While much has been said in the past about the wrongs and woes that travelers experience while flying, very little is shared in a public forum about the steps that commercial airlines are taking to improve accessibility for their customers with disabilities. Perhaps it’s easier to focus on the negative, especially during the frustrations that can arise with any commuter flight due to weather, mechanical issues or other airport issues. That’s why Wheel:Life is taking a moment to share a positive glimpse at the strides one airline in particular is making to improve your travel experience.
Delta Airlines has been helping people with disabilities take flight for over 70 years, but they have encountered some turbulence along the way. In 2011, the company was fined $2 million by the U.S. government for accessibility issues and related violations involving disabled travelers.
[In the interest of full disclosure, Delta isn’t the only airline that has been fined by the government for accessibility issues. Also in 2011, AirTran Airways was fined $500,000, JetBlue Airways was fined $600,000 and Minnesota-based Mesaba Aviation was fined $125,000 for violations related to disabled passengers. Since 2008, the U.S. Department of Transportation has fined 11 other airlines for practices against disabled passengers.]
Since then, Delta has doubled their efforts to focus on accommodating the needs of all of their passengers. This isn’t simply a public relations effort on Delta’s behalf. Every airline is required by the Air Carrier Access Act to accommodate the needs of passengers with disabilities, as the act prohibits discrimination on the basis of disability in air travel.
A variety of new programs for both Delta employees and passengers have been put in place to improve travel services for the disabled community. Delta agreed to spend $1.25 million on various internal system improvements, including an automated wheelchair tracking system, a customer satisfaction survey and better compliance auditing.
Delta also agreed to install more elevators and allow customers to specify the type of wheelchair help they need when buying a ticket on the airline's website. The airline is also installing additional ramps for boarding regional flights. The automated wheelchair tracking system will be installed at Minneapolis-St. Paul International Airport and the carrier's other major hubs.
Additionally, the University of Kansas and Delta Air Lines are currently collaborating to improve the flying experience of people with disabilities. In the video interview below, David S. Martin, Delta Air Line's Disability Program Manager, discusses his work with Glen W. White, PhD, the Director of the University of Kansas Research & Training Center on Independent Living. Their new project gathers feedback from passengers with disabilities to improve the airline's policies, practices and procedures.
Every October, Delta also requires its employees to attend continuing education courses on serving customers with disabilities. Below is a message that Delta Air Lines VP Greg Kennedy shared with Delta employees regarding the importance of Disability Awareness training:
Delta’s employee training programs on disability awareness, along with other internal procedures for serving disabled customers, are guided in part by Delta’s Customer Advisory Board on Disability. This board promotes accessibility for all customers, and is comprised of experienced educators and clinicians who work in the disability field. Board members include:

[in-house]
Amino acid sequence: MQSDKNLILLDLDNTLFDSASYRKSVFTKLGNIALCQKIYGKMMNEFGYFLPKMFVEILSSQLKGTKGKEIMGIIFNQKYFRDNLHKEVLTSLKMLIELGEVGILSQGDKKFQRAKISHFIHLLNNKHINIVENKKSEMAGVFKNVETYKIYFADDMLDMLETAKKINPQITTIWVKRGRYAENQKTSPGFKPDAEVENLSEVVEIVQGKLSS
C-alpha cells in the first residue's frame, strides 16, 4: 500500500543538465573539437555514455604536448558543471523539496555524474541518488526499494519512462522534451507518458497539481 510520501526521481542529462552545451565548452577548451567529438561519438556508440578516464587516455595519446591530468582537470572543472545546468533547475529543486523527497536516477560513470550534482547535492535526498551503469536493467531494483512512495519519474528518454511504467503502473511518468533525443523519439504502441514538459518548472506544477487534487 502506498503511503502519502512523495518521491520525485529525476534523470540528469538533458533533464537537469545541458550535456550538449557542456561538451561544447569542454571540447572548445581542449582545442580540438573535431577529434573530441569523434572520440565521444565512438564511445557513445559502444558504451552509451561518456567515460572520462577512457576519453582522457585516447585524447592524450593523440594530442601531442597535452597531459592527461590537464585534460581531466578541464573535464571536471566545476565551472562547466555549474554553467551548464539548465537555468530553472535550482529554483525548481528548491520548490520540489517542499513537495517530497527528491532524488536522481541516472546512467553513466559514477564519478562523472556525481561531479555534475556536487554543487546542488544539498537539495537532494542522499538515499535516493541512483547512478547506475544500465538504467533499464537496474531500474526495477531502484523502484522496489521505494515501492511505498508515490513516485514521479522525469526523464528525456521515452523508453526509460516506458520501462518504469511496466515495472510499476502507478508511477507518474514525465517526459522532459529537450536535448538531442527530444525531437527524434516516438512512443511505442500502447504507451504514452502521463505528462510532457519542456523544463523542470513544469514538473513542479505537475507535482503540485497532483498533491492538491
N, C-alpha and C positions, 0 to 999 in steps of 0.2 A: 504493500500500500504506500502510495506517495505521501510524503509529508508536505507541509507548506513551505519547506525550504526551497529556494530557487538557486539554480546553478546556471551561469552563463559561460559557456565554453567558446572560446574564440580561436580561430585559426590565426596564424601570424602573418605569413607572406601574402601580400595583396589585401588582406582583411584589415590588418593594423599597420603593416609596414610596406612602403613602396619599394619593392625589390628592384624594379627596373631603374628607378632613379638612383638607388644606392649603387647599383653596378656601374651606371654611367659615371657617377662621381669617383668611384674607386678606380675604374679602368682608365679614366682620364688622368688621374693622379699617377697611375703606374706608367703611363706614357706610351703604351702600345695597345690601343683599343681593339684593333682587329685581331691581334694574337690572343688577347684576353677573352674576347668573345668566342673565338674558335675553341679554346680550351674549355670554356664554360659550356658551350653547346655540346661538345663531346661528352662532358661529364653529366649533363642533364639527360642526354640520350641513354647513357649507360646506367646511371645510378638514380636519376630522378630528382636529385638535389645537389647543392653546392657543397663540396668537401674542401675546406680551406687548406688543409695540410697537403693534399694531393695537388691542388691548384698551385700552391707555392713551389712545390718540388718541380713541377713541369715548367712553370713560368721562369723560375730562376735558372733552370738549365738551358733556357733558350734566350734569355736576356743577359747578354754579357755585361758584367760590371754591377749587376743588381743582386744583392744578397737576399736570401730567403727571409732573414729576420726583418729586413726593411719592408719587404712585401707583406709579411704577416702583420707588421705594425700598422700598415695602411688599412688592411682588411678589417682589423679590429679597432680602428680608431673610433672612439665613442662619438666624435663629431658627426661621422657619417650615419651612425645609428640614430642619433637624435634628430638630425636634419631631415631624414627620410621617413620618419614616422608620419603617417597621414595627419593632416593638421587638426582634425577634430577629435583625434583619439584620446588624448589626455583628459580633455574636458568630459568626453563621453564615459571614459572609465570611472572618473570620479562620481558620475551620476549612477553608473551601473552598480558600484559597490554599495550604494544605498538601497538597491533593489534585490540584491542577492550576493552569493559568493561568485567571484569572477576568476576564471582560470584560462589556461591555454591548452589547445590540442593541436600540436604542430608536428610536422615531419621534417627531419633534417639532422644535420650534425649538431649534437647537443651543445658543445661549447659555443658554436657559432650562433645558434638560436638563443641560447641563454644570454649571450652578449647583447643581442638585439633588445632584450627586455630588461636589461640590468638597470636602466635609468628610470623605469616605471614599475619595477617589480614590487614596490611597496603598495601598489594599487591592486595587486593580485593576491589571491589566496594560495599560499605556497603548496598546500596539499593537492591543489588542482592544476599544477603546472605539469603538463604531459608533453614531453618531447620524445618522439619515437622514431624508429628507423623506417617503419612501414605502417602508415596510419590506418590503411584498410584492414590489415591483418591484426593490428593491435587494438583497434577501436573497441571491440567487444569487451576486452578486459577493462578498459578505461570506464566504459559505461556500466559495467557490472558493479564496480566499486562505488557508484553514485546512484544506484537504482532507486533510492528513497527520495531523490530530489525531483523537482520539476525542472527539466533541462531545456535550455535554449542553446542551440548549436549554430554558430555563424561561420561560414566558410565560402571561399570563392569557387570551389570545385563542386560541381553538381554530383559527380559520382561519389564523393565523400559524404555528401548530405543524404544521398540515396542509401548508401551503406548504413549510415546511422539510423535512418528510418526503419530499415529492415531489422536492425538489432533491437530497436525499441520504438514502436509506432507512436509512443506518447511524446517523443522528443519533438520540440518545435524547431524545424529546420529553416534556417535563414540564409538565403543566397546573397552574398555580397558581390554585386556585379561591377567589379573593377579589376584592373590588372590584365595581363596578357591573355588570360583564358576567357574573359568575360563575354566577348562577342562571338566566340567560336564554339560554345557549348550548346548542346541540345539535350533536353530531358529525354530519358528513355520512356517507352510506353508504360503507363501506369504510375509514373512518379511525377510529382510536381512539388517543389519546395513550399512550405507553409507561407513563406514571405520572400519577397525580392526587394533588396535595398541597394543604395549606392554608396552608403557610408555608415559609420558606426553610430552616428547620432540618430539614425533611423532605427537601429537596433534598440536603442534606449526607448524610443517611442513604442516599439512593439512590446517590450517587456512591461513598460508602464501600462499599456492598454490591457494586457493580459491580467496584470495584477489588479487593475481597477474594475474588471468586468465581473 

How Delta’s Internal Focus on Accessibility Helps You
As a result of their efforts to improve services for travelers of all abilities, Delta has specially trained personnel called Complaint Resolution Officials (CROs) at every airport who are empowered to address concerns of any customer with a disability. CROs ensure federal regulations and Delta policies and procedures are properly implemented. You may ask to speak to a CRO and a representative will come to you while at the airport.
How You Can Help Delta Better Serve You
Don’t assume anything. The more information Delta or your chosen airline has about your needed services and equipment, the better they can work out a plan to make your trip stress free.
There is no fee to transport a service or emotional support animal on Delta’s domestic system and many of their international destinations. However, some destinations may have restrictions on bringing animals into their countries, so it is best to check ahead of time before making any travel plans that include service animal accompaniment.
For example, Hawaii, Great Britain and others, have quarantine laws for animals, or may not permit their entry. Delta Reservations or your travel agent can help you learn the requirements for your destination.
If you are traveling with a wheelchair, let the airline know:
Delta Videos That May Further Assist Your Travel Planning
A series of travel assistance videos have been developed by Delta in collaboration with Atlanta’s Shepherd Center and the Delta Advisory Board on Disability to provide useful reference tools for passengers with disabilities. These videos cover the topics of:
Delta’s website provides detailed information on services for travelers with special needs, see it at https://www.delta.com/us/en/accessible-travel-services/overview
To learn more about your rights as a traveler with disabilities, visit the U.S. Department of Transportation at https://www.transportation.gov/airconsumer/disability